> the temple
              >
              > 10. The destruction of the temple cast its shadow over the Gospel. The
              > first section ends with the
              > insipid salt (of the templecult, 9,49f). Jesus' pilgimmage for the
              Passover
              > in Jerusalem is the leading motif of the following chapters (10,32). At
              the
              > entry he accuses the hierarchy of the temple, ("you have turned it into a
              > rebels' den" (11,11.17.20). The withered fig tree is a dark omen of the
              > coming catastrophe. Follow the disputes on the temple square, introduced
              by
              > the parable of the vineyard "given to others" (12,9), while the unfaithful
              > tenants, the high priests, will perish. But seated opposite the treasury
              > Jesus praises the widow, who put in the box everything she had (12,41ff).
              > Leaving the temple he turns around and prophecies - a vaticinium ex
              > eventu? -. "Not one stone will be left here (!)
              > upon another". Afterwards. Seated on Mt. Of Olives opposite the temple,
              > with just four of his disciples, he foretells future wars and the imminent
              > desecration of the temple (13,8.14). At the trial he is falsely accused,
              "we
              > heard him say: I will destroy this temple" (14,58), The same charge is
              > leveled at the foot of the cross, "Aha, you would destroy the temple .
              > Finally, when breathing his last, the curtain of the temple is torn in two
              > (15,28.37). This temple background forms an integral part of the
              > dramatic plot of the narrative.
              >
              > cordially
              >
              > Karel
              >
              >
              >
              >
              >
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            • Mike Grondin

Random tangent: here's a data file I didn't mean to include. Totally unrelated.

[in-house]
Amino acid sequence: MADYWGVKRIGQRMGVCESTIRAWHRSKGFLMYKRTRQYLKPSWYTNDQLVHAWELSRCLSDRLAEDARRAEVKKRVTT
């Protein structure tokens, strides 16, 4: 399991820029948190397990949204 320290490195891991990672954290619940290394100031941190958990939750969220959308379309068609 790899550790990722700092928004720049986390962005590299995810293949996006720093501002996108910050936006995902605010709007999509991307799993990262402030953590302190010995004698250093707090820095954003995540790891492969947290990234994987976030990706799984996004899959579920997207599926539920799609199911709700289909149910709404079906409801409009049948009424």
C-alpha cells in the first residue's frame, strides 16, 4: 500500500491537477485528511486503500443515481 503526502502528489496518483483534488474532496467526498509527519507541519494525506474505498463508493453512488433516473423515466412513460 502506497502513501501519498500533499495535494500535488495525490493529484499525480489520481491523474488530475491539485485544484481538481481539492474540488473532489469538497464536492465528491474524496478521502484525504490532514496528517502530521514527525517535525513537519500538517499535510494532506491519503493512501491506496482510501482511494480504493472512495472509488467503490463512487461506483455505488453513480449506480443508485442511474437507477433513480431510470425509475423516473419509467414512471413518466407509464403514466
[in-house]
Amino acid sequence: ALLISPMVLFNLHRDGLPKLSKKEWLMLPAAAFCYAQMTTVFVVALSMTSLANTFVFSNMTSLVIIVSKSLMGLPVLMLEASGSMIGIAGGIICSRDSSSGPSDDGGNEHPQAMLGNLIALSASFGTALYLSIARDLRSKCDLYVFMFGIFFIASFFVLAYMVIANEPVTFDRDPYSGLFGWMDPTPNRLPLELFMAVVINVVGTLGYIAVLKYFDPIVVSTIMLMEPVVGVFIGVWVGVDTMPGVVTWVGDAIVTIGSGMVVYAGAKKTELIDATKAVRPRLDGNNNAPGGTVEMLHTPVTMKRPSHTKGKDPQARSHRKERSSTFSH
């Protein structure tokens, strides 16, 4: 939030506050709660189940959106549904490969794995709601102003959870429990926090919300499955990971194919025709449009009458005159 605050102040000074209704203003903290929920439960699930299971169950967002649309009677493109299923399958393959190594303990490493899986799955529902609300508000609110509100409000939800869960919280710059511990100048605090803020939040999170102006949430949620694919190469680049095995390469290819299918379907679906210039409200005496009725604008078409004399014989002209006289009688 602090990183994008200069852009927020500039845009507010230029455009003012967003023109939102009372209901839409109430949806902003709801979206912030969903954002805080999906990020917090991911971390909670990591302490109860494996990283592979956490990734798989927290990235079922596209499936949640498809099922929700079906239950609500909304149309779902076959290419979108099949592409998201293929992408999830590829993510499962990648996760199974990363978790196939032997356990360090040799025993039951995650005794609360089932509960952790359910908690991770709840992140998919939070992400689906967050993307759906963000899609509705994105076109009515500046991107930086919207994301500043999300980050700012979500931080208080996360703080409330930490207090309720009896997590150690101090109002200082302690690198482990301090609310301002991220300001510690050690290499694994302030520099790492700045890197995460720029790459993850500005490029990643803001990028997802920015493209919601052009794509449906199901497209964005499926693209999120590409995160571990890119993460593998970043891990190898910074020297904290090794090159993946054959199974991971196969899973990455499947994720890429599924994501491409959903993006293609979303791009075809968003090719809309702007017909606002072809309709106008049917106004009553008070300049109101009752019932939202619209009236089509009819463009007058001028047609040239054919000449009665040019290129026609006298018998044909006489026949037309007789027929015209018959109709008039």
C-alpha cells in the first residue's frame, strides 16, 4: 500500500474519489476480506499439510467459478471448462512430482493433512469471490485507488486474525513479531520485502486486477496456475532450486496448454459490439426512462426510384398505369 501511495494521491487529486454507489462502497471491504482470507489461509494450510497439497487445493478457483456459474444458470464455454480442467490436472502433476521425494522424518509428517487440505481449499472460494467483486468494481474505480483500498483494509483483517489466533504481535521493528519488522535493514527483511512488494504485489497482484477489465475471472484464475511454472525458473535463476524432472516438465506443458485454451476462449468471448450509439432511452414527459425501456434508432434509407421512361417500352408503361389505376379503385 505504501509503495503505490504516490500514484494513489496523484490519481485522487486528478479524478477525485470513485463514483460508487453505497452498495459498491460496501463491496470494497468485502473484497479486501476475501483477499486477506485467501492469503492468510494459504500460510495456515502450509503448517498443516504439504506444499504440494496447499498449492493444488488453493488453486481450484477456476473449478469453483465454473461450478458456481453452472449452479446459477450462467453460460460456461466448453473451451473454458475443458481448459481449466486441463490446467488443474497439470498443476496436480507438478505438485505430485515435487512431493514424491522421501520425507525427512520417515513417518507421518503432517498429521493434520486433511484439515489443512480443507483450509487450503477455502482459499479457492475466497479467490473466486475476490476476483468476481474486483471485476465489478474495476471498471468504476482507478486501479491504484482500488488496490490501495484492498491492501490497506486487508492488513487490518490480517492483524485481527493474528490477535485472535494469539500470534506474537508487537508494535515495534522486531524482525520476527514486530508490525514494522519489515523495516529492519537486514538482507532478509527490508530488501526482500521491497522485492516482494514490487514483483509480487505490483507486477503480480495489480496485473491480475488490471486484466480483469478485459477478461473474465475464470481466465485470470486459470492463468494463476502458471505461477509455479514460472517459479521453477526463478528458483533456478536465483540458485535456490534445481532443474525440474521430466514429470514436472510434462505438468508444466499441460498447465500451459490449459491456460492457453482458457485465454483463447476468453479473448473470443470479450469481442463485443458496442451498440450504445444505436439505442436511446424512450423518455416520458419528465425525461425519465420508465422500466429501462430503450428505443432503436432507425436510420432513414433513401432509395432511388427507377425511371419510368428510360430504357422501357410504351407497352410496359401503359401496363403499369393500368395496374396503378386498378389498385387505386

... Not only the twelve, but the triadic leadership as well, reflects the Council of Community in 4QSe=4Q259: In the Council of Community, there shall be
              Message 6 of 11 , Jun 28, 2003
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                --- Karel Hanhart wrote:
                > Twelve apostles were elected (cmp Acts 1,15-26 being a post-70
                > substitute). [The leadership of twelve, representing the twelve
                > tribes of Israel was an Essene notion]. The original twelve were
                > headed by (1) James, Jesus' brother, (2) Simon Peter and (3) John
                > of Jerusalem, probably an Essene ...

                Not only the twelve, but the triadic leadership as well, reflects
                the "Council of Community" in 4QSe=4Q259:

                "In the Council of Community, there shall be twelve men and three
                priests, perfect in all that has been revealed from the whole Law..."

                Regards,
                Mike
              • Mike Grondin
                ... But isn t it the case that the James and John in question would not have been members of the twelve, since they were of the triad of priests that
                Message 7 of 11 , Jun 28, 2003
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                  --- Karel Hanhart wrote:
                  > 15. Mark introduced "the twelve" into the story time of his
                  > haggadah (3,14), although in real time they were elected after the
                  > crucifixion. The inconsistencies in the list of twelve apostles
                  > can be explained by Mark's post-70 revision of the haggadah. He
                  > left out James and John from the original list of the twelve so